For the fireworks look: type UP letter followed by LC letter which is the fireworks overlay (to get the sparkles standing out, if desired, use a graphics program, type UC in colour 1 then LC in a different colour or two or colour individual stars etc ). The only difference is arranged for LC "ß" which is pure black --- for the sparkling overlay type LC ß followed by UC ß. Symbols, punctuation etc are plain.This is a clone of Aenvidere Stilo
Inspired by a video showing a hairdresser creating a wig for a play........
Many LC glyphs are an alternate to corresponding UC.
I haven't mastered creating good joints between FS bricks and the compos I need to make ""to join"" the two types of brick. Trying to get them to flow into each other produces more or less untidy joining in many places which I find frustrating. Maybe I have to sketch out simpler designs for easy Fontstructing.
Looking at the caron I wonder if the center cross-over brick needs replacing with the one that dips downwards? See the two different bricks in the caron of E and e.This is a clone
An old font revisited and revitalised: now it's weird but fun. No diacritics, almost no punctuation nor symbols. Simply because I think this is not exactly useful ;)This is a clone of Romaeo Stand
This font was inspired by crockery decorated with a name which I saw offered in a car boot sale. My font's UC has delicately decorated glyps, visible before food is placed on the plates; LC shows plates after the meal, with food remnants covering/filling parts of glyphs ;)
Inspired by a commercial font advertised within the 'gallery' listing: FORE
This is not just another tile set that simply uses a wider variety of brick in each glyph. I added "twists". I wonder how long before someone notices ;)
I needed a dotty looking font to print on cards to be embroidered by a youngster; the present design is based on it with added embellishments and more gyphs. Maybe someone else might find it useful? The different bricks used could indicate a change of stitch style or a different colour.This is a clone of Kerbe2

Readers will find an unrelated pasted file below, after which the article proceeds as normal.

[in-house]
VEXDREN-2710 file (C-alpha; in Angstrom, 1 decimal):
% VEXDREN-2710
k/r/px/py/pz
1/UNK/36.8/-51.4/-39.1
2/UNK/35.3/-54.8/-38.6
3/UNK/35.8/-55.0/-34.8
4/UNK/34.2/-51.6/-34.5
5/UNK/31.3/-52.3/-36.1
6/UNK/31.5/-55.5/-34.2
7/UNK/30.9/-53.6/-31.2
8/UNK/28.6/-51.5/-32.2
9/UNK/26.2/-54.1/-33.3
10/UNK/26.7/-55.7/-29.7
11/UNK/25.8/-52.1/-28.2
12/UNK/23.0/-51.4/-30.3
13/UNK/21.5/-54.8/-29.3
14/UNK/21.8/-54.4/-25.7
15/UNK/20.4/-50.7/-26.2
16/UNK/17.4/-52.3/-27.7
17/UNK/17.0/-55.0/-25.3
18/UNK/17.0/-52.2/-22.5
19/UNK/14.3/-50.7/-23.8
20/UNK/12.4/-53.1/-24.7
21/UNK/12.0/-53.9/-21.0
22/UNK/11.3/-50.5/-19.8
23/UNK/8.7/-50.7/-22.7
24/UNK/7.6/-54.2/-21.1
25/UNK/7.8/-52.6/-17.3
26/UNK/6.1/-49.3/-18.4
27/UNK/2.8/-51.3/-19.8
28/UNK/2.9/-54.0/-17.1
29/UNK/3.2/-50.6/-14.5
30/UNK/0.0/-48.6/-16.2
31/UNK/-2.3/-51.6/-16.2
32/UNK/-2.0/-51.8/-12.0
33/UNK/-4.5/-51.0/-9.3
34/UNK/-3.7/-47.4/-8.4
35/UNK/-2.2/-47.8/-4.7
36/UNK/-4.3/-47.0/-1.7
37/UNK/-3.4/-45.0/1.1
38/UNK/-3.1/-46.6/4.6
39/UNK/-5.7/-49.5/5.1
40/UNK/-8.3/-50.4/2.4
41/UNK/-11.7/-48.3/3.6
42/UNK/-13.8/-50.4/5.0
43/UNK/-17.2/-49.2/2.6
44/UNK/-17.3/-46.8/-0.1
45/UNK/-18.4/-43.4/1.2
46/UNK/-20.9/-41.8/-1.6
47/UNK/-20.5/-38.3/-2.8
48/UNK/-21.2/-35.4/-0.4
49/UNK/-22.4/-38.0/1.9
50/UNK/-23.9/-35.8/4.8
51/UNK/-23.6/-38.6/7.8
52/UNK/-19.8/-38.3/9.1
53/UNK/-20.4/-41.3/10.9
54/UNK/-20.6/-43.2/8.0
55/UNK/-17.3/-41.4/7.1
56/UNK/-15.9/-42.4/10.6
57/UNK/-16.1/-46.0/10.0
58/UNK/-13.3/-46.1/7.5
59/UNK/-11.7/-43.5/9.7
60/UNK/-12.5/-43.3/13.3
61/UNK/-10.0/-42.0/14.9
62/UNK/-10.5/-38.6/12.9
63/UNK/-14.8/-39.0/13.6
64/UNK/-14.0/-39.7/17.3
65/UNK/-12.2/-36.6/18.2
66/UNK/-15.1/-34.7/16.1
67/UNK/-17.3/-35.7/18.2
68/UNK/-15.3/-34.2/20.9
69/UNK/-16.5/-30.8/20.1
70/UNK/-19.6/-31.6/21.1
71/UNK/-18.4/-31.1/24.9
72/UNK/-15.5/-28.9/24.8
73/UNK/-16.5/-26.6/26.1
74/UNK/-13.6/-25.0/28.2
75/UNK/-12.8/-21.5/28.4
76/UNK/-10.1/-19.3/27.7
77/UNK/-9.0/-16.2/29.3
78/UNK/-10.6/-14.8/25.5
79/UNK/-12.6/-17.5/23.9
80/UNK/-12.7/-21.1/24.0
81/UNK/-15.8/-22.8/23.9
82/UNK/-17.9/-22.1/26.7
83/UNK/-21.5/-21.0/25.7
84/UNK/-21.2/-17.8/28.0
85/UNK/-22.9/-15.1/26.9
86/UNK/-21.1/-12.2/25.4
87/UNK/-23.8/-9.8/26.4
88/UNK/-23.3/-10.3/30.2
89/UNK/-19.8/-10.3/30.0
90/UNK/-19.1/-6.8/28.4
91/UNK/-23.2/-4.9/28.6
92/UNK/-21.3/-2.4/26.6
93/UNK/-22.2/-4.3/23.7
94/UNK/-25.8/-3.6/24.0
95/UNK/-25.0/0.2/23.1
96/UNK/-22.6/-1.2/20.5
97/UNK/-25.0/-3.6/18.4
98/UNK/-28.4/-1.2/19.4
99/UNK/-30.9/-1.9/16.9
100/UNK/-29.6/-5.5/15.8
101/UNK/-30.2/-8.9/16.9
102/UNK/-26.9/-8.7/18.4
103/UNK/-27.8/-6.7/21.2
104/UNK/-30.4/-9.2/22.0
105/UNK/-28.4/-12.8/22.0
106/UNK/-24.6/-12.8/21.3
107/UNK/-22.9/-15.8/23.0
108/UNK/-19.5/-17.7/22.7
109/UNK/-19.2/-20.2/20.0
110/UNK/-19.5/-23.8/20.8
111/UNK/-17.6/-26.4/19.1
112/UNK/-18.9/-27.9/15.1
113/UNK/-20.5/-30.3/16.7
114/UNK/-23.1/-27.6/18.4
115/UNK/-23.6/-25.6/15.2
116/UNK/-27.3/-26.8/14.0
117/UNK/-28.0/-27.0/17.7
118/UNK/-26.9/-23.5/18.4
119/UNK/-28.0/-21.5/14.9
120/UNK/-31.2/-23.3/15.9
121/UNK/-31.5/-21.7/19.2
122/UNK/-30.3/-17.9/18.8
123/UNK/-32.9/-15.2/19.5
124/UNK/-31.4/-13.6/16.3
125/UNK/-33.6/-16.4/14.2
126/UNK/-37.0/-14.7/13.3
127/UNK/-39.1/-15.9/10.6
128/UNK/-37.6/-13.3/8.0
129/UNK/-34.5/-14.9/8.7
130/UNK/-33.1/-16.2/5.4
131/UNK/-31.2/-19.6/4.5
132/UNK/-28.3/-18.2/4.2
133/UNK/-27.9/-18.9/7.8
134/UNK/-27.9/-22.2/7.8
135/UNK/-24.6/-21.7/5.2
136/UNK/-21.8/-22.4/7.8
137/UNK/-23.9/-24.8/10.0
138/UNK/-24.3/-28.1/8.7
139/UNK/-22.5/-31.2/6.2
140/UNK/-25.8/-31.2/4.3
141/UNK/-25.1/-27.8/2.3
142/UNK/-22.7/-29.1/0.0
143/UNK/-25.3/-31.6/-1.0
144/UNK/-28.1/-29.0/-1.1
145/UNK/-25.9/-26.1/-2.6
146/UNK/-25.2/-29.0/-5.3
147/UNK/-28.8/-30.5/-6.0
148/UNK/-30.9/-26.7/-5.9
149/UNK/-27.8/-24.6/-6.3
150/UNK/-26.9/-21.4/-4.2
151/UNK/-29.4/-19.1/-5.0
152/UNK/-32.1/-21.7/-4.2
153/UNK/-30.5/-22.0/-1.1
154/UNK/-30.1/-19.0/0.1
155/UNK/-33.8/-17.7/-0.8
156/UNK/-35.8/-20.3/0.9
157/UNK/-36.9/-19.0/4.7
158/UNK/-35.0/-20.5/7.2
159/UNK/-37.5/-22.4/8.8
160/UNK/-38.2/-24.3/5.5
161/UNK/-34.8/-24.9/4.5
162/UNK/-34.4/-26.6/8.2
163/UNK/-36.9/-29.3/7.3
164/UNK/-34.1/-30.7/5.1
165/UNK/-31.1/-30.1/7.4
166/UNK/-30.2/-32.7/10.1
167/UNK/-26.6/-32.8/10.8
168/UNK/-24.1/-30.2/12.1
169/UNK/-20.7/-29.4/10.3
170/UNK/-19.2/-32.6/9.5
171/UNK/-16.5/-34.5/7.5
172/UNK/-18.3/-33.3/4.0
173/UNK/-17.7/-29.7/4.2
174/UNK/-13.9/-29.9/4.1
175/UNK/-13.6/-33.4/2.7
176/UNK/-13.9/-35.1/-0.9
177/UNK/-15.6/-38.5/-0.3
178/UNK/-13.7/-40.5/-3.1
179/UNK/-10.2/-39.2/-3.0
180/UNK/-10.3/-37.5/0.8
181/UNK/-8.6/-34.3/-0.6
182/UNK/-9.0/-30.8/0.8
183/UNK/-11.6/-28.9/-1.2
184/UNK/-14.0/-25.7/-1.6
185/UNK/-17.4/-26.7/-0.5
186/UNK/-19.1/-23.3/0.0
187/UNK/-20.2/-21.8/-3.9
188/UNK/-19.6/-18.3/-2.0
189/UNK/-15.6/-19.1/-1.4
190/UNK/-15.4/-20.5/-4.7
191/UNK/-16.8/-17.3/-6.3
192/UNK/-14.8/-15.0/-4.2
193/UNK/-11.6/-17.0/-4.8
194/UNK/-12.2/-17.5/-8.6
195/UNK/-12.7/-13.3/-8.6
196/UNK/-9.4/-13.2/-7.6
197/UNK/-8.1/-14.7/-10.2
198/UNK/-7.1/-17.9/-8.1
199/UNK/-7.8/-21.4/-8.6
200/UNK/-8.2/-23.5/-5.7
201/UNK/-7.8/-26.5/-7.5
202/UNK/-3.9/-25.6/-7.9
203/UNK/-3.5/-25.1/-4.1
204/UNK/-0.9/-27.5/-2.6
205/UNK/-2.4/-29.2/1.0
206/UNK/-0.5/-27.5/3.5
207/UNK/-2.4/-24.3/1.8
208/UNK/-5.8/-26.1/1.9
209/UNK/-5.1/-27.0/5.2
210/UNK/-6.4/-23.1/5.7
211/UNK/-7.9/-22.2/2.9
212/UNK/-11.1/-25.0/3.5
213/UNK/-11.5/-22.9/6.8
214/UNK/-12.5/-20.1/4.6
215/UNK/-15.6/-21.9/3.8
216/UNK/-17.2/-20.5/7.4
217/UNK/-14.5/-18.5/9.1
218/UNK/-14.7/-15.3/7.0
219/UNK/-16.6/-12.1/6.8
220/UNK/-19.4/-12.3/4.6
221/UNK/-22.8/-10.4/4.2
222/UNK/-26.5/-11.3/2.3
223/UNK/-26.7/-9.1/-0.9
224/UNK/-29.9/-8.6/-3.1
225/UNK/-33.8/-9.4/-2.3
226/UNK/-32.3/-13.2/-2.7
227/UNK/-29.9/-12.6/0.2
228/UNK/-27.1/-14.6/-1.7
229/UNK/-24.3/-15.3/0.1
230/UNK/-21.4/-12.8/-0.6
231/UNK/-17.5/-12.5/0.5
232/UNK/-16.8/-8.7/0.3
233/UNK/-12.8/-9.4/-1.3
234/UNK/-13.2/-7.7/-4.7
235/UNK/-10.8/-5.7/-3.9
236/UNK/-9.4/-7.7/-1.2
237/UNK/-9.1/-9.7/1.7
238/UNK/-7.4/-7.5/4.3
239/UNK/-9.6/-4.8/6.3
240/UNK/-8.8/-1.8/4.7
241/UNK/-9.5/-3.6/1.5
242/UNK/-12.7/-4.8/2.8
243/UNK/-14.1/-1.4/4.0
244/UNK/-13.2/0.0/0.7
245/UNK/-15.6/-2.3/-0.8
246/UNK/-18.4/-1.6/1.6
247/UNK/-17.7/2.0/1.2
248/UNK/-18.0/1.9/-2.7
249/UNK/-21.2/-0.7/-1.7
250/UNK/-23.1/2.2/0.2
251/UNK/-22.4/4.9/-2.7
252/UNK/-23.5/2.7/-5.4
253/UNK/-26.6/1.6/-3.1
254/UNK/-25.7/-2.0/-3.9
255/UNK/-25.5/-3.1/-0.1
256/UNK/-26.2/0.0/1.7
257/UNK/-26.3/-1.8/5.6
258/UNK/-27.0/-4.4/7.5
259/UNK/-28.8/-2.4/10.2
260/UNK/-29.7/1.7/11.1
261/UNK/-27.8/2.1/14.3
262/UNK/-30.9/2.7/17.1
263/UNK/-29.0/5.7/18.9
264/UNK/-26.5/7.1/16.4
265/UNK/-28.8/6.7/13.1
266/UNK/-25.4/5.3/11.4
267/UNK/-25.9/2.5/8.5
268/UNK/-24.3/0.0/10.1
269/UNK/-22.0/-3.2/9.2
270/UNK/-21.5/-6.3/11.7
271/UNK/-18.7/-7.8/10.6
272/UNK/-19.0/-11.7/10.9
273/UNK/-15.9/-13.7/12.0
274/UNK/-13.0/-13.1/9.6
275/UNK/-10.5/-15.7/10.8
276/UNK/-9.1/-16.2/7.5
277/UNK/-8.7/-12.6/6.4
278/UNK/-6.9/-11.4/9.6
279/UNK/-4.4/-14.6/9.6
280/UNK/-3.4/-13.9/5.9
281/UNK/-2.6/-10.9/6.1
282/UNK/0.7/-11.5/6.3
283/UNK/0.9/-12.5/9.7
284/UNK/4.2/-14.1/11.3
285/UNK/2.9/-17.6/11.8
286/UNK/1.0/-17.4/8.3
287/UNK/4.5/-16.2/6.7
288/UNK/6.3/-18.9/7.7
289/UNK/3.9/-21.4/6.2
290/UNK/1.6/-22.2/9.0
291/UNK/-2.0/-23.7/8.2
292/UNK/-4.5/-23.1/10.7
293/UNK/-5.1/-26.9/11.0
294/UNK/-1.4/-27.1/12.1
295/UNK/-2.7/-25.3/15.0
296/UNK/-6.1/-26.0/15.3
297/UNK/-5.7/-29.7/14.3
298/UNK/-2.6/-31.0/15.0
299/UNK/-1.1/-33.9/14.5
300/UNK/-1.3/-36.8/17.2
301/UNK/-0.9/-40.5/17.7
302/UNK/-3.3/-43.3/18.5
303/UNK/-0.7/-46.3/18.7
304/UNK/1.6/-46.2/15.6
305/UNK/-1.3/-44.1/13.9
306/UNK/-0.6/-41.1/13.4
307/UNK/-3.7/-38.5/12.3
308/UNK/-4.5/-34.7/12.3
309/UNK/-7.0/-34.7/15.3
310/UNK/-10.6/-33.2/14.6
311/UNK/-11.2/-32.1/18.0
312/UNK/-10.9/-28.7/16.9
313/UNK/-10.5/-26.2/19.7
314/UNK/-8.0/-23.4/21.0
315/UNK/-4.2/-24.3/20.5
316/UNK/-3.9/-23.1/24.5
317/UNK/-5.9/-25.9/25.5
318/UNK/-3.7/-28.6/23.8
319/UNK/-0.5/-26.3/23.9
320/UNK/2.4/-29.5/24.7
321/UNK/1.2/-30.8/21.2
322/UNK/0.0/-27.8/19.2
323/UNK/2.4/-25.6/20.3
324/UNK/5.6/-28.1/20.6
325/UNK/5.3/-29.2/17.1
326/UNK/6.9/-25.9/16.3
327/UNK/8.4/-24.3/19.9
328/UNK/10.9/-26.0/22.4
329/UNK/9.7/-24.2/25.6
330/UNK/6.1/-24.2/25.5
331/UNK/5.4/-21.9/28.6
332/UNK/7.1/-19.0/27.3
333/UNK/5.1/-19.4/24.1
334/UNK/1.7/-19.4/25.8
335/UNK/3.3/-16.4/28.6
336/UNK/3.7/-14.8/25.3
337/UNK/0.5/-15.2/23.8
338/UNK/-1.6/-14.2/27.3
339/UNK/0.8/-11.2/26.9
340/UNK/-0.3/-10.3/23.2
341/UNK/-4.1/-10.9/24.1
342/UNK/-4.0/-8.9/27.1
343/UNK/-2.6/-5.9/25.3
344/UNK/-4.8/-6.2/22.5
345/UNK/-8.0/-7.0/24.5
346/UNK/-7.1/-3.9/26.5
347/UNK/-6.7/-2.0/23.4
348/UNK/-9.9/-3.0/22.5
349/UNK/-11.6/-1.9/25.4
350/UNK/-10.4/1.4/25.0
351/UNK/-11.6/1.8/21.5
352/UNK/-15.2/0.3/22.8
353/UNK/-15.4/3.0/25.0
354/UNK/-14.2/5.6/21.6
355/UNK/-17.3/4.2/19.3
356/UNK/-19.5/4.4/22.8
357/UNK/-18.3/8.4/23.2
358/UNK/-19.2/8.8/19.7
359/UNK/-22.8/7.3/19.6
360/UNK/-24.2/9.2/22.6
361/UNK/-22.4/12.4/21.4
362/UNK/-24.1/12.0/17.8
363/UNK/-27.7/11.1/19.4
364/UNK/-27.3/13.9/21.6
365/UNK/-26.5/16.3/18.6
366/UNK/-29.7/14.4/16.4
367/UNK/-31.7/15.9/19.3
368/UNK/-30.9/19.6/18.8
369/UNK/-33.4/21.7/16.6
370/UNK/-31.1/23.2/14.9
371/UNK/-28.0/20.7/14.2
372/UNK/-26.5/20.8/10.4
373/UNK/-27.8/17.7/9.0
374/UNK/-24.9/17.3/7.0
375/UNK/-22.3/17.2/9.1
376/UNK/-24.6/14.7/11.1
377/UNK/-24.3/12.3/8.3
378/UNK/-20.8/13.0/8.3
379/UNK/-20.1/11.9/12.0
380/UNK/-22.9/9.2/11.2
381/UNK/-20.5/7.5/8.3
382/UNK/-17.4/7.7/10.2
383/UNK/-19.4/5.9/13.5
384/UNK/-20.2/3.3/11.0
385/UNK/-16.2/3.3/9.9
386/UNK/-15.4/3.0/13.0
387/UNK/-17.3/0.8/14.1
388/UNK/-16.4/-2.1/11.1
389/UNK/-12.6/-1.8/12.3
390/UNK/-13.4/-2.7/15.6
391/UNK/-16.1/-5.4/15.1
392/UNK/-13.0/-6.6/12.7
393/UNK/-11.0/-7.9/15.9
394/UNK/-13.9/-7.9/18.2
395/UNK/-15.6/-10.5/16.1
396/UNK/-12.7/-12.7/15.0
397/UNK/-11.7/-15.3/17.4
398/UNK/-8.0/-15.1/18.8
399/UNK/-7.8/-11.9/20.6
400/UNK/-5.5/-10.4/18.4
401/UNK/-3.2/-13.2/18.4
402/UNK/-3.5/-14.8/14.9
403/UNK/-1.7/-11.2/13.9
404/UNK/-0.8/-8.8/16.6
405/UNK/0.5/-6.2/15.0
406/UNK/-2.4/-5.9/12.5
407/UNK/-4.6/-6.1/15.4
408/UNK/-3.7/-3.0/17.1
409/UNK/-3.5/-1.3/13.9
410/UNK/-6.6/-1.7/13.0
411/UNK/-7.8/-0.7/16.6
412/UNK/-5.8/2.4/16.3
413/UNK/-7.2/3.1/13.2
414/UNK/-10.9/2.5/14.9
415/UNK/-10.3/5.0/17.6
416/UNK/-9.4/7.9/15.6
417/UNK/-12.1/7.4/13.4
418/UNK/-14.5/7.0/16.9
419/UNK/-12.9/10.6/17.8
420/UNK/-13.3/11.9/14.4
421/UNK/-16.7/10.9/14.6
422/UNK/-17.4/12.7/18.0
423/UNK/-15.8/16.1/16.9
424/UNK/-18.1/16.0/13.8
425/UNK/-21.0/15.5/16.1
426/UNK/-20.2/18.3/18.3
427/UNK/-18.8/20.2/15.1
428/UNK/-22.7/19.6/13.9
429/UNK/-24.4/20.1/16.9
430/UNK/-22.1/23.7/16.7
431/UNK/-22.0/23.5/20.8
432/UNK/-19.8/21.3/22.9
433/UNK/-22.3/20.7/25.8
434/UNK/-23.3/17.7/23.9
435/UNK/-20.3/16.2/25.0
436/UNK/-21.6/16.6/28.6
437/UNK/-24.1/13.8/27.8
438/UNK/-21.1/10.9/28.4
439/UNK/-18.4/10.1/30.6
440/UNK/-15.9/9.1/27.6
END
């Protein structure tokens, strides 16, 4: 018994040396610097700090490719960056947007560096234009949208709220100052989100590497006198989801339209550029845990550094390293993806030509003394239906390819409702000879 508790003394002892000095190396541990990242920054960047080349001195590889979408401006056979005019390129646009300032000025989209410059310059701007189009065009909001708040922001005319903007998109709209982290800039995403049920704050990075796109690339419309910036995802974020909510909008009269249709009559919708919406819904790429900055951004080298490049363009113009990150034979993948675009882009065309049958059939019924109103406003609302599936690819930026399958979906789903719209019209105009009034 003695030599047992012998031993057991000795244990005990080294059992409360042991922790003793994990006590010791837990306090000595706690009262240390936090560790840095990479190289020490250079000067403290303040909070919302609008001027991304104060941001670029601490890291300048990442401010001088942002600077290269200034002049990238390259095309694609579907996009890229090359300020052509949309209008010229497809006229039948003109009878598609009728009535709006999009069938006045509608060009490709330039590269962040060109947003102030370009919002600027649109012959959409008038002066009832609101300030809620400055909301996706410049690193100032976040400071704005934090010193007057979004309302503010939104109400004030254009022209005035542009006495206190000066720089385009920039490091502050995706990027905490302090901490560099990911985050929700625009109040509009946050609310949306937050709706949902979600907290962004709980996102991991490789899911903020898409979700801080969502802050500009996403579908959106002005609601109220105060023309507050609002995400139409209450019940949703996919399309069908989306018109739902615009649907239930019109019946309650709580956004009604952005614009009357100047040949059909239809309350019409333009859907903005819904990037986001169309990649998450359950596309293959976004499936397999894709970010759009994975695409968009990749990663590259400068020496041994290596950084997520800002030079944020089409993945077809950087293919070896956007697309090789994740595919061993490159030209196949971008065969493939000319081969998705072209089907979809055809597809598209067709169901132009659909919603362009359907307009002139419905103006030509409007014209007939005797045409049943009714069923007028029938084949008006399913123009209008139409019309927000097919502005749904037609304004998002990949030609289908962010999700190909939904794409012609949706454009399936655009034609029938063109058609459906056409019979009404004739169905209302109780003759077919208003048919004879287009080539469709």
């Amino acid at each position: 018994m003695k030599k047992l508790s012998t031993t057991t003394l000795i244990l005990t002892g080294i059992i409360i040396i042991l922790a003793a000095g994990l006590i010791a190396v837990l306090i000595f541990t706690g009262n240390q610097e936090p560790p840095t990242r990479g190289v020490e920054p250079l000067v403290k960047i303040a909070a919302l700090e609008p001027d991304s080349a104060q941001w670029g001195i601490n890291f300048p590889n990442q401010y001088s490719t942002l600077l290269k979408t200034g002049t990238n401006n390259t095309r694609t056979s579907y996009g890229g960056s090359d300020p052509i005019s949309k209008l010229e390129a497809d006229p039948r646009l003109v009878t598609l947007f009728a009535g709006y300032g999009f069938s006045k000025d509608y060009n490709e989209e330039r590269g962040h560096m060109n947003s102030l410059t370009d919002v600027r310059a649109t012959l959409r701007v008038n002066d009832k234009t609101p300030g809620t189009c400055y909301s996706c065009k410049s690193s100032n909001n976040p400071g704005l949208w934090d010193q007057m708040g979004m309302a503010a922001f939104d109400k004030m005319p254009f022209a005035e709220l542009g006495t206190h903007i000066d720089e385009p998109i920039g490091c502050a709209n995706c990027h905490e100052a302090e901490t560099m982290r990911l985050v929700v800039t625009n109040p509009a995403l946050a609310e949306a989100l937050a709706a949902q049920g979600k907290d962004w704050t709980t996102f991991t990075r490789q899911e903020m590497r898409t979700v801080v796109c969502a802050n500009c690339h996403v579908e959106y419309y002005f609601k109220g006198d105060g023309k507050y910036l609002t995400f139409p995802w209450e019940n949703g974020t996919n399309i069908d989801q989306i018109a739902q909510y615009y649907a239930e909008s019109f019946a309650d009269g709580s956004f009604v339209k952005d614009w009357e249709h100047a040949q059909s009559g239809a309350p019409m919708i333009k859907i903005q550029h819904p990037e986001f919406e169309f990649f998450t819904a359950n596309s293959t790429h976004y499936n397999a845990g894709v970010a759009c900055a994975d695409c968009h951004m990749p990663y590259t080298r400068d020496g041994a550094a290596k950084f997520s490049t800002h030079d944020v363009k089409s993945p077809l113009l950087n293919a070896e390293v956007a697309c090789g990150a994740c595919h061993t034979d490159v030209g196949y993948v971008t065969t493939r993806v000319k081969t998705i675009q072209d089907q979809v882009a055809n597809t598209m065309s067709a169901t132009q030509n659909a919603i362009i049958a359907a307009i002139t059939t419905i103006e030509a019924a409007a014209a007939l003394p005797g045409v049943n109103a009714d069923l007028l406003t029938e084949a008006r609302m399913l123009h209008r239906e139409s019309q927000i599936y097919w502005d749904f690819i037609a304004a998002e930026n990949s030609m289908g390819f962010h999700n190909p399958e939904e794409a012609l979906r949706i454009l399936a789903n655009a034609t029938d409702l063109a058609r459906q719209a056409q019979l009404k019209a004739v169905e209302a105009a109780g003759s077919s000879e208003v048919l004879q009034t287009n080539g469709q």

Inspired by a lace edged table cloth. Good for a word of greeting on a card for Easter (or Ostara, but you're a day late ;) so you best grab it for next year... ) It would be great to use on cards, labels, book bindings, for someone doing needlework, crochet, knitting, tatting, macramé, sewing, stencil work and similar paper or thread based crafts.This is a clone of Kerbe2
Inspired by wildlife in the garden. A fun slightly crazy design for spring time. There is a bit of variety in the heads, depending on the species of butterfly that will emerge :)) Toukka is Finnish for 'caterpillar'.
Work finished for the moment ...
I recently saw a type face with bits missing and thought "Looks interesting, can I do something with this idea?". I used one of my older sans designs but soon discovered that I needed serifs to get logic to the gaps ;) So I started work on a good serif design to use as the base. Here is my interpretation of what I saw, it looks rather different from the one that inspired me.
Decorative font without curves. Despite some fancy 'serif' kind of additions to most letters it different from the usual small fonts.
Feel free to replace those non-corner triangles with squares ;) to get a different look :D
A dark look and a few crows' beaks for dreary November... it belongs to my "1st of" series for 2016.This is a clone
Another font in the "First of the Month" series.
Based on a shape experiment with octagons this design has grown into a 'real' font fit for headlines and messages to suit October and Hallows Eve/Halloween/Samhein. I'll add MoreLatin diacritics if you need them. It would look good on cards for Halloween.